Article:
“Every day around the planet, each year, journalists are risking their lives to bring us news and information," he said.  "Each year we hope this memorial is a reminder, where if no other place the world will pause for a moment and remember what that role is and how dangerous it can be.”

The Newseum says the names added represent all journalists who have died or were killed, whether the world knows about them or not.  International organizations that work to protect journalists say as many as 77 of them were killed while reporting the news in 2013.

You May Like

Karzai's Legacy: Missed Opportunities?

Afghanistan's president leaves behind a much different nation than the one he inherited, yet his legacy from 13 years in power is getting mixed reviews More

Video Secret Service Chief Under Fire for White House Security Breach

Julia Pierson faces tough questions from lawmakers after recent intrusion at White House, says: 'It is clear that our security plan was not executed properly' More

Frustrated, Liberian Students Want Ebola Fight Role

Thousands have volunteered to go to counties, rural villages to talk to people in their language about deadly virus More

Featured Videos

Your JavaScript is turned off or you have an old version of Adobe's Flash Player. Get the latest Flash player.
Malaysia Struggles to Stop People Joining Jihadi
X
Mahi Ramakrishnan
September 30, 2014 2:16 PM
Malaysian authorities say militant groups like the so-called "Islamic State" have used social media to entice at least three dozen Malaysian Muslims to fight in what they call "jihad" in Syria and Iraq. As Mahi Ramkrishnan reports from Kuala Lumpur, counterterrorism police are deeply worried about what could happen when these militants return home.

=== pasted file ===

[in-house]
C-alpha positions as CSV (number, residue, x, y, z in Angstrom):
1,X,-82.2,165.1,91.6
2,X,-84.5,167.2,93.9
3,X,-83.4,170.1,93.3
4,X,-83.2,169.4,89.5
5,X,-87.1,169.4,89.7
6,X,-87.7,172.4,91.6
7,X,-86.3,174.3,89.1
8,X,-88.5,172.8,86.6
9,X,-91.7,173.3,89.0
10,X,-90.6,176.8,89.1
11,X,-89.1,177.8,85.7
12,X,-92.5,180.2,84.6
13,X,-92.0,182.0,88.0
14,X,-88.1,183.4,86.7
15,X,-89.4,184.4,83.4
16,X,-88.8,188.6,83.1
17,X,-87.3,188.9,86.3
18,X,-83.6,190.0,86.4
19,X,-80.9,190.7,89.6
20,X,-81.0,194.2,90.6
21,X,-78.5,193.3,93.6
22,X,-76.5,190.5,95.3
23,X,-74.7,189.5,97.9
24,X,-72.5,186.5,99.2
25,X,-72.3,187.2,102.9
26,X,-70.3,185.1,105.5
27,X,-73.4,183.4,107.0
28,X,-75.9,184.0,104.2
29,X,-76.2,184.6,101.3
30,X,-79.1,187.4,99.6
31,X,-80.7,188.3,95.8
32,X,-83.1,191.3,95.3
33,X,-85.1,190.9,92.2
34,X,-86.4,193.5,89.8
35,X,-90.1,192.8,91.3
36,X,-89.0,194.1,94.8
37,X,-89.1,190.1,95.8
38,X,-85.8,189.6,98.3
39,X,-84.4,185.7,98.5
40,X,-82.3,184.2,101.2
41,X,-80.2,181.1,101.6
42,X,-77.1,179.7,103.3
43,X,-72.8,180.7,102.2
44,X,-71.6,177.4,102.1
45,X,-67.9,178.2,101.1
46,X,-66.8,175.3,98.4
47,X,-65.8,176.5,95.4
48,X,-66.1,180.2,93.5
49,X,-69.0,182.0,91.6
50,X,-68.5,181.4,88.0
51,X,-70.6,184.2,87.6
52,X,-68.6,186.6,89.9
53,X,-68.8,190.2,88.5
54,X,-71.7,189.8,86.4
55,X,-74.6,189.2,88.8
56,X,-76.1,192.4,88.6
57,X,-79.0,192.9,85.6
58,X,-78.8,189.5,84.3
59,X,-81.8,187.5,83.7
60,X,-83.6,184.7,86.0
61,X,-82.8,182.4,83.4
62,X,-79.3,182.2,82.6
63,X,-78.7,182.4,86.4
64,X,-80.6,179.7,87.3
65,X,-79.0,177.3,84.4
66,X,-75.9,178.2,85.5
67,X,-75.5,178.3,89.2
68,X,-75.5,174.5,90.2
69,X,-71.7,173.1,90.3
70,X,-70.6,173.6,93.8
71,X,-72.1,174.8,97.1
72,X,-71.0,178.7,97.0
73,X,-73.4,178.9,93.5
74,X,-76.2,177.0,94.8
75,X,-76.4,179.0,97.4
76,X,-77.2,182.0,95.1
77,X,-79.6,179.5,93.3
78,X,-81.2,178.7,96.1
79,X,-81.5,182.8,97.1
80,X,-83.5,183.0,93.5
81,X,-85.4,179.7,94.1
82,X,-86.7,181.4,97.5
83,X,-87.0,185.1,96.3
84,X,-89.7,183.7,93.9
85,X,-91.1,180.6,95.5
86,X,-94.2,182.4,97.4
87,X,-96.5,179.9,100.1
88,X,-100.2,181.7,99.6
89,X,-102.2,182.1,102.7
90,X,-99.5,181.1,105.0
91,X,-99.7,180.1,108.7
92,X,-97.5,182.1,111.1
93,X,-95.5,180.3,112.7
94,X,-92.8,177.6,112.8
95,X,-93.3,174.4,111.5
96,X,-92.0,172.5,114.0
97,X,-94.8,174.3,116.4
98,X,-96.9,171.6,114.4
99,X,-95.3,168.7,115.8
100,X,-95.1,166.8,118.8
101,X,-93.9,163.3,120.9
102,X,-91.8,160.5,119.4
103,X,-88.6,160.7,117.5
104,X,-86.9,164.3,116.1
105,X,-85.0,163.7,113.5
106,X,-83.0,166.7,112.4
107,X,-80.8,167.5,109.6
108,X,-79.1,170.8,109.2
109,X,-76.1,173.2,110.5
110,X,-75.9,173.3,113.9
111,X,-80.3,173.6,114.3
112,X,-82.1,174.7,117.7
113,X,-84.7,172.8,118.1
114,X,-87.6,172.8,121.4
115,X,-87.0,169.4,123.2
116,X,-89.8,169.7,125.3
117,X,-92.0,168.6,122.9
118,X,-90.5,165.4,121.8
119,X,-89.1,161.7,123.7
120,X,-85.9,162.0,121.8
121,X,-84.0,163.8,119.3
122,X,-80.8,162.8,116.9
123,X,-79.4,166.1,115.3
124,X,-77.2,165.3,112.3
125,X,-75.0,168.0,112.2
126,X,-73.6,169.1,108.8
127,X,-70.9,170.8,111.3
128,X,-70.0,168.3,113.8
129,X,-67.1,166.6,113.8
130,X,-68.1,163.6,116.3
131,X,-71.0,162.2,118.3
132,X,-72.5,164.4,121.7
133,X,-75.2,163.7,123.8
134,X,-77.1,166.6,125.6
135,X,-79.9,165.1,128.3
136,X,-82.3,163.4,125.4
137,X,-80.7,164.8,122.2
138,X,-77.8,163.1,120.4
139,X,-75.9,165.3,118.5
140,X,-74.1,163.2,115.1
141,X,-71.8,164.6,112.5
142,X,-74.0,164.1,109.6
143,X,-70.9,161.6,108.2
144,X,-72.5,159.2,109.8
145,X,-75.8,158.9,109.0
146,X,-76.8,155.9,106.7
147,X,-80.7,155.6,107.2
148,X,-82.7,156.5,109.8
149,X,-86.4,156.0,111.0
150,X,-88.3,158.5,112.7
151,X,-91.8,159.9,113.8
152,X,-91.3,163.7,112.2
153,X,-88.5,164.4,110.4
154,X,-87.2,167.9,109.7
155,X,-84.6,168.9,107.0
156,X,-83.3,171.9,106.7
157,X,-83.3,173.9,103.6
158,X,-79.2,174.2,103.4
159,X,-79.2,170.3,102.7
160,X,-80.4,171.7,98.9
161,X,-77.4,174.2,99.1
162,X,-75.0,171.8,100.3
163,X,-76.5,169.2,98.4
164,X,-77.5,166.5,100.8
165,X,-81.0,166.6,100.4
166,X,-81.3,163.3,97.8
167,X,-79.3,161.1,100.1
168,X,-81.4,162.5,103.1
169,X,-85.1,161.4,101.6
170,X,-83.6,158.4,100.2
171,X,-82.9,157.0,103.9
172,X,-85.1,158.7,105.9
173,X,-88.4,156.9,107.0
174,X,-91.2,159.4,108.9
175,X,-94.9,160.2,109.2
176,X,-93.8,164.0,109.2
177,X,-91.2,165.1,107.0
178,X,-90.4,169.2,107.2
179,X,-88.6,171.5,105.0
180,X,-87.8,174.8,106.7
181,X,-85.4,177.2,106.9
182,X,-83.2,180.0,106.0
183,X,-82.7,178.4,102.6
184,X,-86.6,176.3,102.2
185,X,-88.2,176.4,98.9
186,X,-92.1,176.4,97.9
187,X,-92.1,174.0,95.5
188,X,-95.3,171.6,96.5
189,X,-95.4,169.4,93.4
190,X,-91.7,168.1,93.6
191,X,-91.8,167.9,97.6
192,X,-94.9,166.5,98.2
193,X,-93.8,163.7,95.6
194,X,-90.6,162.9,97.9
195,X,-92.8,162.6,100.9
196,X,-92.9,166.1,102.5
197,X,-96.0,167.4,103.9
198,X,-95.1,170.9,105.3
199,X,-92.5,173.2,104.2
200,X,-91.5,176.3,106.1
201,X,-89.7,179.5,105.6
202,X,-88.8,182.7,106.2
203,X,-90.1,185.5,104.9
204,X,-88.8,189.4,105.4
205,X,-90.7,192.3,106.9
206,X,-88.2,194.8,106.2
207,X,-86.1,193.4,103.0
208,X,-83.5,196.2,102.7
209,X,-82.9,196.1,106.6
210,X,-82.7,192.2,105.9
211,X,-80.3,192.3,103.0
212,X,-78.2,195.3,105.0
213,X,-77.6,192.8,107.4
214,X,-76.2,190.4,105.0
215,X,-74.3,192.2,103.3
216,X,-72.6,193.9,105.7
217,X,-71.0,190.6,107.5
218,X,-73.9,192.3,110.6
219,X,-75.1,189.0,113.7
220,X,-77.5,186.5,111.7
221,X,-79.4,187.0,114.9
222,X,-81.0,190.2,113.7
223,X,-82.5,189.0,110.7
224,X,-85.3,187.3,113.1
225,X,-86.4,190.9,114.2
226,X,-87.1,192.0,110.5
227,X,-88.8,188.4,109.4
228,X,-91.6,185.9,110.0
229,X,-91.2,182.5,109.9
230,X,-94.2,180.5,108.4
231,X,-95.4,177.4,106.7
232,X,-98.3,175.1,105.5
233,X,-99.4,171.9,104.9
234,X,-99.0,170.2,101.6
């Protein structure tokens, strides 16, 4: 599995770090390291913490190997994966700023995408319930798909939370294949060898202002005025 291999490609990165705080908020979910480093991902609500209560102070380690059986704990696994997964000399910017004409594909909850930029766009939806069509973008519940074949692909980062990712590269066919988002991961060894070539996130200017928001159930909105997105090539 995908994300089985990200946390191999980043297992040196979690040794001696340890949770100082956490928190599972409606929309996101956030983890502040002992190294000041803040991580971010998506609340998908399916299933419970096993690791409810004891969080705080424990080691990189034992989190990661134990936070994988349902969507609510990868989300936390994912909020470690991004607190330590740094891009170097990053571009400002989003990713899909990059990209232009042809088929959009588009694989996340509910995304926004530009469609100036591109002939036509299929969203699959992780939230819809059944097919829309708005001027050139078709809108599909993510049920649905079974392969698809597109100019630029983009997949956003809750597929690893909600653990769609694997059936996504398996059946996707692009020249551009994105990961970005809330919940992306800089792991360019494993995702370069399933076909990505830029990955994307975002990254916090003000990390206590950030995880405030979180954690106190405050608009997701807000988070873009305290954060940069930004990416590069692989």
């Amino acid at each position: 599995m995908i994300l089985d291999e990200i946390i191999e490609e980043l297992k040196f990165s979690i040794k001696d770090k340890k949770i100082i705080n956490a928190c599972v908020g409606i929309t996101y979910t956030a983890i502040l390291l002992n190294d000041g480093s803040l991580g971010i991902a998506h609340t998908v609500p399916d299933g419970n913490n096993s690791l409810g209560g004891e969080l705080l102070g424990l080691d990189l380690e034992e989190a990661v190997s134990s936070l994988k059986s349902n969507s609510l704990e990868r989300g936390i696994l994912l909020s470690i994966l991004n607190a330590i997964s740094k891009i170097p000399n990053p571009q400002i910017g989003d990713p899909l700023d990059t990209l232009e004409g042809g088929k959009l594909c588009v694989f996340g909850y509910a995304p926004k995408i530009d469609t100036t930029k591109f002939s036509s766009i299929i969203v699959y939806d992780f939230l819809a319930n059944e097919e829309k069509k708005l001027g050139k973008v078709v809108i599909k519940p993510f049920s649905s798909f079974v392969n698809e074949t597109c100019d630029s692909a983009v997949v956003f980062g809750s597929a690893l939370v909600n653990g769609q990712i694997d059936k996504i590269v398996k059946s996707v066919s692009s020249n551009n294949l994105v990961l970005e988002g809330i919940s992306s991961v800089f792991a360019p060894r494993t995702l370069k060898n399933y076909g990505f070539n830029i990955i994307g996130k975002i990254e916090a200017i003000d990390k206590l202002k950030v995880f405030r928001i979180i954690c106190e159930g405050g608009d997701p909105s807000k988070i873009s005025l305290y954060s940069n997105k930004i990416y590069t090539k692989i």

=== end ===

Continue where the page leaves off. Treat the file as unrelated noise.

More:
Video

Video Malaysia Struggles to Stop People Joining Jihad

Malaysian authorities say militant groups like the so-called "Islamic State" have used social media to entice at least three dozen Malaysian Muslims to fight in what they call "jihad" in Syria and Iraq. As Mahi Ramkrishnan reports from Kuala Lumpur, counterterrorism police are deeply worried about what could happen when these militants return home.
Video

Video Could US Have Done More to Stop Rise of Islamic State?

President Obama says airstrikes against Islamic State militants in Syria will likely continue for some time because, in his words, "there is a cancer that has grown for too long." So what if President Obama had acted sooner in Syria to arm more-moderate opponents of both the Islamic State and the Syrian government? VOA State Department Correspondent Scott Stearns reports from the United Nations.
Video

Video Treasure Hunters Seek 'Hidden Treasure' in Central Kenya